Jewish World Review August 22, 2000 /21 Menachem-Av 5760
Americans have what Republican activist Jeff Bell calls a "bifurcated" view of the outgoing president -- they approve of his job performance, but they deeply disapprove of his character.
The latest bipartisan Voter.com Battleground survey confirms that by 60 percent to 37 percent, voters approve of the way Clinton is doing his job -- and by 62 percent to 28 percent they disapprove of Clinton "as a person."
Republicans want to tie Vice President Al Gore as closely as possible to Clinton the person, while Gore desperately wants to be linked to the administration's job performance and change the subject from Clinton's personal failings.
At the Republican National Convention, both vice presidential nominee Dick Cheney and presidential nominee George W. Bush endlessly referred to "Clinton-Gore," as though Gore's first name is Clinton.
And they endlessly promised that they would "restore honor and dignity" to the White House. Bush denied he was making any reference to the Monica Lewinsky scandal in doing so. Everyone knew he was being disingenuous -- nearly Clintonesque.
No one believes for a second that Gore would behave as Clinton did in the Lewinsky case -- being unfaithful to his wife with a White House intern and lying about it both publicly and under oath. But Republicans hope that the scandal's odor clings permanently to Gore no matter how often he changes his clothing.
Bush kept the game going as the Democratic convention opened here by calling on Gore to say how he differs from Clinton either personally or in policy.
Moreover, every time Clinton appears in public, the media helps tie Clinton to Gore, constantly revisiting Clinton's dual image as a political genius and personal reprobate -- plus the contrast between Clinton's easy charm and Gore's clunkiness.
The reaction of many Democrats to Clinton's valedictory speech here Monday night was that it was good that it raised a high mark for Gore's Thursday night acceptance speech.
Clinton did Gore no great favors with the speech. He spent 80 percent of it recounting the successes of his administration and just 10 percent linking Gore to them, giving no vivid examples that would change the public's perception of Gore as merely Clinton's sidekick.
A Los Angeles Times poll showed that, in sum, Clinton-Gore linkage is working the Republicans' way. Asked what they disapprove about Gore, 29 percent of voters mentioned his Clinton connection and 18 percent called him "not trustworthy."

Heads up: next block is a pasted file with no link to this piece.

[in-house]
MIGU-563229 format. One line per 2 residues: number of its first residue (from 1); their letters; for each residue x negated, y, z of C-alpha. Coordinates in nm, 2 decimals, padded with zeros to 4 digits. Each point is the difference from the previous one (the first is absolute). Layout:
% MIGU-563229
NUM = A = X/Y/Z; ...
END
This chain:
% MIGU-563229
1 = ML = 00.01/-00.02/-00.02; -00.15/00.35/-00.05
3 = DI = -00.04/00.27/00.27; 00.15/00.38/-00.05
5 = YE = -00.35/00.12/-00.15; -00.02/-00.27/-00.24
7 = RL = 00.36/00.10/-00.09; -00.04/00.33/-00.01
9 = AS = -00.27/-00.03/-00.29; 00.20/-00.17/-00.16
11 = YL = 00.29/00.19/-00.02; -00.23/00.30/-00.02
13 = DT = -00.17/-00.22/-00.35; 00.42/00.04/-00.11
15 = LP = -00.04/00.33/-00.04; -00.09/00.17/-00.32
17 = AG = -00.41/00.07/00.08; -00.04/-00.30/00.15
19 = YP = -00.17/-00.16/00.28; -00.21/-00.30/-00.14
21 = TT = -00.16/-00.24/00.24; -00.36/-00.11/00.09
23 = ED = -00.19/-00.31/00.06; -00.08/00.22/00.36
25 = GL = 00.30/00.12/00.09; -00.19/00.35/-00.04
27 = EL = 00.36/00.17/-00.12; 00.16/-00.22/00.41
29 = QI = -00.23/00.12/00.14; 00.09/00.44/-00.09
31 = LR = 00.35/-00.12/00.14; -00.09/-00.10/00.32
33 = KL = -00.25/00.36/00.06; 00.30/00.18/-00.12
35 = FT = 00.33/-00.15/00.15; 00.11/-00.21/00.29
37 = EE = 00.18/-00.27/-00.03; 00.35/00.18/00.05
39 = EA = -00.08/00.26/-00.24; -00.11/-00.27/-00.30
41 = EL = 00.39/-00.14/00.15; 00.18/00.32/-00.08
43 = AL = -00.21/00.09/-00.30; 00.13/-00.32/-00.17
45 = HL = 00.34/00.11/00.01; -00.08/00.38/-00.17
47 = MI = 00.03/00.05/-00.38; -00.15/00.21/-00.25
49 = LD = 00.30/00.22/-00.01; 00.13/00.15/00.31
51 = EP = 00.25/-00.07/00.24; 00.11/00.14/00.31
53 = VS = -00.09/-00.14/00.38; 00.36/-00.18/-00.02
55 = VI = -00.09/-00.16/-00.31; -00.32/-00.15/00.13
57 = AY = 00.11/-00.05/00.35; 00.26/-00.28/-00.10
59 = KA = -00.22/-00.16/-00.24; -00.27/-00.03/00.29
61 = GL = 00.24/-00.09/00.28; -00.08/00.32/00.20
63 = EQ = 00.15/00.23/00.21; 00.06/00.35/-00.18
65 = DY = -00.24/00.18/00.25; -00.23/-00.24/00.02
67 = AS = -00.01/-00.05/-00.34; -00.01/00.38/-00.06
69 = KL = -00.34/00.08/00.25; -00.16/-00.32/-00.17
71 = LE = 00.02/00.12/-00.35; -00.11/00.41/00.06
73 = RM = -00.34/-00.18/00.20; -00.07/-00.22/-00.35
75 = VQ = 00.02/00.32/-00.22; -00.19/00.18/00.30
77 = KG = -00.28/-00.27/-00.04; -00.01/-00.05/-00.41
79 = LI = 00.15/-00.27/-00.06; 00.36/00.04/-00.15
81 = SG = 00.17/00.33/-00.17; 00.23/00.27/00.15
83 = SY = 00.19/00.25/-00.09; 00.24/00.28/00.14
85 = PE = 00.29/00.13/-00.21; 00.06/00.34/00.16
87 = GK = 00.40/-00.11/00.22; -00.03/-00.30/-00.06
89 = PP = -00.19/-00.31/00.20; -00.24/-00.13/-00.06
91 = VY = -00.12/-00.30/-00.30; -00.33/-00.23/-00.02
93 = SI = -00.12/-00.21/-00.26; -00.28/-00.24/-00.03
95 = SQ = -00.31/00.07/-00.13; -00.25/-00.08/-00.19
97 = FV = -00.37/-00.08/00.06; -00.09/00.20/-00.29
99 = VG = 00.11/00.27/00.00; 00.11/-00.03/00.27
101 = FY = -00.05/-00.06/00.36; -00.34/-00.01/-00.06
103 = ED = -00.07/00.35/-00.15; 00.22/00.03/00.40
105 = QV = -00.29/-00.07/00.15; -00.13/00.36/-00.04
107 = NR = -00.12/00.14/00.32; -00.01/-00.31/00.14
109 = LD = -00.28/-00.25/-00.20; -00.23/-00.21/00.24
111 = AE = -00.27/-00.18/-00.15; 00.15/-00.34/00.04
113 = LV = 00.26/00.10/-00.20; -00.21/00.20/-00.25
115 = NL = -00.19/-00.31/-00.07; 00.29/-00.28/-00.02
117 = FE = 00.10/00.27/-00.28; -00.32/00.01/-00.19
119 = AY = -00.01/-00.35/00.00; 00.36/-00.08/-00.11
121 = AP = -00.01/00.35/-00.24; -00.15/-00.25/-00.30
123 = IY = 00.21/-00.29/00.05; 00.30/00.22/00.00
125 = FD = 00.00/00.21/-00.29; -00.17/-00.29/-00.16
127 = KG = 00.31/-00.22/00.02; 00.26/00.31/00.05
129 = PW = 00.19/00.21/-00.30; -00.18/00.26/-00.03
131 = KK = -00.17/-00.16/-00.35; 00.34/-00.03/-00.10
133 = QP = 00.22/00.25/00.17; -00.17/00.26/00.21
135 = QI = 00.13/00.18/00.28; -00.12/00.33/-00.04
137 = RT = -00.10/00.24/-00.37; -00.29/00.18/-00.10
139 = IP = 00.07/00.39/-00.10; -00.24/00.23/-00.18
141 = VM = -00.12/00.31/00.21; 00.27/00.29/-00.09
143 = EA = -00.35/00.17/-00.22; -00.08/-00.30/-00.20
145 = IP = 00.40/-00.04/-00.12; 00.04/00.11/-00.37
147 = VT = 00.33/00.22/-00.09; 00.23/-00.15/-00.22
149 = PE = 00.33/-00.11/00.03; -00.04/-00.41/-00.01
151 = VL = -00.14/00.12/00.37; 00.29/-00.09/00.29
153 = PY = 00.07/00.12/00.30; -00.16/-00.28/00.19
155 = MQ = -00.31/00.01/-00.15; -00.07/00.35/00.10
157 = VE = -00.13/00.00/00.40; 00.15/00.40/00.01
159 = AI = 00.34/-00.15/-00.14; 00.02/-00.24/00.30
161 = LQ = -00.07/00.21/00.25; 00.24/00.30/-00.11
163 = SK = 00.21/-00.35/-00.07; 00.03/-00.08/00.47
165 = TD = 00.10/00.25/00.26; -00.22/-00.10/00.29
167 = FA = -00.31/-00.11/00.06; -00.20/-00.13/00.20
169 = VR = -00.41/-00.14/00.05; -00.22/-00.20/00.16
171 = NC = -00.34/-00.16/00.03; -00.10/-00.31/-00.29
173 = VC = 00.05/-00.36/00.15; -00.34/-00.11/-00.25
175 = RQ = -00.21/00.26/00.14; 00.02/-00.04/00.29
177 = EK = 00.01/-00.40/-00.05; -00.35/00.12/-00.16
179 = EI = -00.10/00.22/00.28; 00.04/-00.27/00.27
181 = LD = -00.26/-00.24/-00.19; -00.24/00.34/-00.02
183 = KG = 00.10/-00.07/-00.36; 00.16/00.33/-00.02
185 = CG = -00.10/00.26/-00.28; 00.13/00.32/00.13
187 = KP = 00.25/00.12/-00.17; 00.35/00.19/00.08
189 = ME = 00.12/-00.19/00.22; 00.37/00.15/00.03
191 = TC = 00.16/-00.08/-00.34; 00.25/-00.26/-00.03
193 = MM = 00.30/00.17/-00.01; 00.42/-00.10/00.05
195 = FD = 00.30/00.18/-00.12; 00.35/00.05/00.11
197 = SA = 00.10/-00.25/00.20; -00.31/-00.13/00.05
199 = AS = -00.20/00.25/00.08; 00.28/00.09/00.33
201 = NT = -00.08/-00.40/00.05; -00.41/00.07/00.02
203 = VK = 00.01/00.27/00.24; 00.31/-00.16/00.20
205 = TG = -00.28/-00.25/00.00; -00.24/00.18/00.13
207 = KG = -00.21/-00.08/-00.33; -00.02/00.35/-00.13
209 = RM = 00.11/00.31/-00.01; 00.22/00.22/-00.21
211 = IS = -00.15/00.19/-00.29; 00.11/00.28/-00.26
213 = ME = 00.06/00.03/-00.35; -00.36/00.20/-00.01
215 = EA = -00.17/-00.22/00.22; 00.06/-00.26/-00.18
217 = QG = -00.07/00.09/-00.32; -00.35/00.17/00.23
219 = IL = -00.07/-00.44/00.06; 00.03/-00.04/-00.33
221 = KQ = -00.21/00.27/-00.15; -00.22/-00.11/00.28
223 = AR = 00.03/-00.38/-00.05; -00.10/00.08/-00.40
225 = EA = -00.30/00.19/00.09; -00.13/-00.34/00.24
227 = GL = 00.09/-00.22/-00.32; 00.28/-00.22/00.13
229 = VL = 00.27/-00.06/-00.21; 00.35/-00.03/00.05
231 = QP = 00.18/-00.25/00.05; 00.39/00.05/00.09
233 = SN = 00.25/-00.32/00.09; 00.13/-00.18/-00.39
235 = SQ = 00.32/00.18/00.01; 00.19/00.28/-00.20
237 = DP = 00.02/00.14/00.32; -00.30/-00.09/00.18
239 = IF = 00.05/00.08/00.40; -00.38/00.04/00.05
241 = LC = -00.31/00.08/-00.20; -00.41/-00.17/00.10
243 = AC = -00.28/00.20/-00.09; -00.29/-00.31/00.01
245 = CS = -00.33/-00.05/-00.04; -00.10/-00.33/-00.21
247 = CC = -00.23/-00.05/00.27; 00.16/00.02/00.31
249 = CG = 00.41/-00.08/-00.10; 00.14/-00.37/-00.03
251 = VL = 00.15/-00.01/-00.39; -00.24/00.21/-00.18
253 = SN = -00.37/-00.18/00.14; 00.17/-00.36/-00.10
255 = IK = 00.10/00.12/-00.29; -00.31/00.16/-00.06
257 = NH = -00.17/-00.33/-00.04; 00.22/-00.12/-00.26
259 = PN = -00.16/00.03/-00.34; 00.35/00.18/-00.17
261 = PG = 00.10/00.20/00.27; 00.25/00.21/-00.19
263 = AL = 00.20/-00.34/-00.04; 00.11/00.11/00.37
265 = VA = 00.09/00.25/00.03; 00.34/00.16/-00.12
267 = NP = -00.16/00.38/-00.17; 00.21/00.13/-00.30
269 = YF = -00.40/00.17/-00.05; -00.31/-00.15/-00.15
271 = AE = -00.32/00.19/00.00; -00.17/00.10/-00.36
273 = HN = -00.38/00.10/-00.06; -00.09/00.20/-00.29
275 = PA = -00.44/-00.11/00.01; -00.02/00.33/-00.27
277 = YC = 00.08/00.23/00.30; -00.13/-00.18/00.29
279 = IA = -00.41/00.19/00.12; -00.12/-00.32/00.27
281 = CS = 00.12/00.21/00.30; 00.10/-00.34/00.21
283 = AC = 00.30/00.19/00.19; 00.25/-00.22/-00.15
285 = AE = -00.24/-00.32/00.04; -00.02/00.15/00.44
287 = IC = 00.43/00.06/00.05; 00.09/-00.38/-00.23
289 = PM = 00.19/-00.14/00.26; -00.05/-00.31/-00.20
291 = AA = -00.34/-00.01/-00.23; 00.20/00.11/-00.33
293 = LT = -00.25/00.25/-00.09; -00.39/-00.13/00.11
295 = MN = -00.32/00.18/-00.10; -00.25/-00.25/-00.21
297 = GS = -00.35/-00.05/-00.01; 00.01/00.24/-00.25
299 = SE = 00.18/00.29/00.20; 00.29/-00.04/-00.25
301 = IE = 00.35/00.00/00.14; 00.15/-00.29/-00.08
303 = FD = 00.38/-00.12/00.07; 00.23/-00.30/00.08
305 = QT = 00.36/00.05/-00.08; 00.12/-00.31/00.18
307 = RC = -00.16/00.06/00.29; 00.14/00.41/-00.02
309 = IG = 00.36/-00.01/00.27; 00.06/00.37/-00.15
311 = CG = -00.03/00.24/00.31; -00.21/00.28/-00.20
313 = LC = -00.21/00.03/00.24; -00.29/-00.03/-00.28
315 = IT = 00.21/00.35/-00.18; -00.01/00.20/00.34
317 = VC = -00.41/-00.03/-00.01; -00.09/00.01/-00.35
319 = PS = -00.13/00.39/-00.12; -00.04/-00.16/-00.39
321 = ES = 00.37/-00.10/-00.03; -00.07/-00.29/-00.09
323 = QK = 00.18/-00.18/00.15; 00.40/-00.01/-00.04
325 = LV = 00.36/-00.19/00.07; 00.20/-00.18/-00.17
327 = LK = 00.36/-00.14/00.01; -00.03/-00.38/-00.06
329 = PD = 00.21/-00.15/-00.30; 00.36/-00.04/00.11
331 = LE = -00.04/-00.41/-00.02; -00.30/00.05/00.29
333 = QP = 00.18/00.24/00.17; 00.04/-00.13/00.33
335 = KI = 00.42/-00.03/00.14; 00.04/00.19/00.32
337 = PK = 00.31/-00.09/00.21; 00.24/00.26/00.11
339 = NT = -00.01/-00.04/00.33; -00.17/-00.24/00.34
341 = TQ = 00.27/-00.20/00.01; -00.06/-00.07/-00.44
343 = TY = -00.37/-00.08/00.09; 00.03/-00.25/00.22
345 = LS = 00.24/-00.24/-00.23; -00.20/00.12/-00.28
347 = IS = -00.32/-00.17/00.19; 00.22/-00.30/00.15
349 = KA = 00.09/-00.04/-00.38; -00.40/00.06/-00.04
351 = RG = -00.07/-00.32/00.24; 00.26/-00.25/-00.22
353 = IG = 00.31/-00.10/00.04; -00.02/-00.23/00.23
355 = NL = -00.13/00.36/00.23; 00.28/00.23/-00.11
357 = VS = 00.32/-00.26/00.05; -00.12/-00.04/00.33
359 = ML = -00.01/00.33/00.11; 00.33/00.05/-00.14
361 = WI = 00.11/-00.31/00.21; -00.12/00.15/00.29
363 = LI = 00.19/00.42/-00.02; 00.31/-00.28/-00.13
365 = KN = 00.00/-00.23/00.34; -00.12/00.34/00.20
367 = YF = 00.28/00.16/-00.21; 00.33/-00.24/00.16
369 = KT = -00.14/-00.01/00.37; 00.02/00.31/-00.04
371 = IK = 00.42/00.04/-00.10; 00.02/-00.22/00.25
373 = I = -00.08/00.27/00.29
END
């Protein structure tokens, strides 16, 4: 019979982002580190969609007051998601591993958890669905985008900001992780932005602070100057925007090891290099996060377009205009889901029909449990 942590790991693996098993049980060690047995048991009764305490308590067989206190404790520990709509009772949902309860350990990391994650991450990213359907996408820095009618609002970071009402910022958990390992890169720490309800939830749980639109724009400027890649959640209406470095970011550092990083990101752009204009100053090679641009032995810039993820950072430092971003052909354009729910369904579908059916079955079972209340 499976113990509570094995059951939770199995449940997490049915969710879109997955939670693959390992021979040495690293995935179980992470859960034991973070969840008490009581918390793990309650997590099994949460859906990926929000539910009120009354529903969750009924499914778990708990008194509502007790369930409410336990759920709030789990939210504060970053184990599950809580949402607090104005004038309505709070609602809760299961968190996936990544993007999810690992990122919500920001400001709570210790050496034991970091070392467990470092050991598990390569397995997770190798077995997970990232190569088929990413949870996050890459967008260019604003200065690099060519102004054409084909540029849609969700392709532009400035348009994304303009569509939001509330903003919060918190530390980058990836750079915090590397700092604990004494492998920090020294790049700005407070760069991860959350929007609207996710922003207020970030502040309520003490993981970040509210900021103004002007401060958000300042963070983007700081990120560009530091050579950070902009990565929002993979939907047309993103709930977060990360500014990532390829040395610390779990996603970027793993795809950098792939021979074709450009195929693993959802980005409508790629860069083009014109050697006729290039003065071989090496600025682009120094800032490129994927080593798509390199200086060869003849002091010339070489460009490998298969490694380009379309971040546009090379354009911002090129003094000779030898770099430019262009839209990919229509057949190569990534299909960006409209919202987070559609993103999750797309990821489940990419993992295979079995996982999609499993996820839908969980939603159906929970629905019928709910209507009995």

Republicans haven't even begun to exploit Gore's own ethical problems, notably his participation in 1996 fund-raising irregularities and his awkward explanation of them.
If and when the going gets rough -- reportedly, when Gore begins raising the issue of Bush's appearance at arch-conservative Bob Jones University this year -- Republicans plan to trot out Clinton's famous 1993 assurance that his would be "the most ethical administration in American history" to throw at Gore.
Meantime, Gore demonstrates that he is anxious to be out of Clinton's shadow. Gore advisers admit candidly that his selection of straight-arrow Sen. Joe Lieberman, D-Conn., as his running mate was at least partly designed to exorcise the Clinton ghost.
Asked to what extent he expected Clinton to be an issue through November, Gore campaign manager Bill Daley asked me, "You don't expect it to go away, do you?"
Somehow, Gore has got to change the subject -- away from Clinton, away from personality and on to "the future." The majority of polls show that, on most issues, the public sides with Gore.
On the issue that Bush himself defined as central to the campaign -- what to do with the $2 trillion federal budget surplus -- an LA Times poll this week showed that by five to one, voters prefer Gore's approach of paying down the national debt and bolstering retirement programs, as opposed to Bush's tax cut.
When both candidates' views on Social Security were described, 55 percent of voters preferred Gore's plan and only 32 percent preferred Bush's. Gore enjoyed a double-digit lead on health care and lesser leads on protecting Medicare and keeping the economy prosperous.
The two candidates were essentially even on other issues -- abortion policy, gun control, Supreme Court appointments and education.
So, Gore's task is to make the country focus on a choice of "two futures" -- one (his) in which the fruit of the country's prosperity is used for investment in better health
and education for the nation, and another (Bush's) in which it's given to those who already are well-off. Simultaneously, Gore must try to turn back on Bush the allegation that Democrats are partisan, negative campaigners.
Republicans are, after all, trying to tar Gore personally with a brush called "Clinton." Gore's problem is trying to figure out how to make that accusation without seeming to repudiate his political benefactor. Gore had best concentrate on the
08/08/00: 2000 race could leave high road for low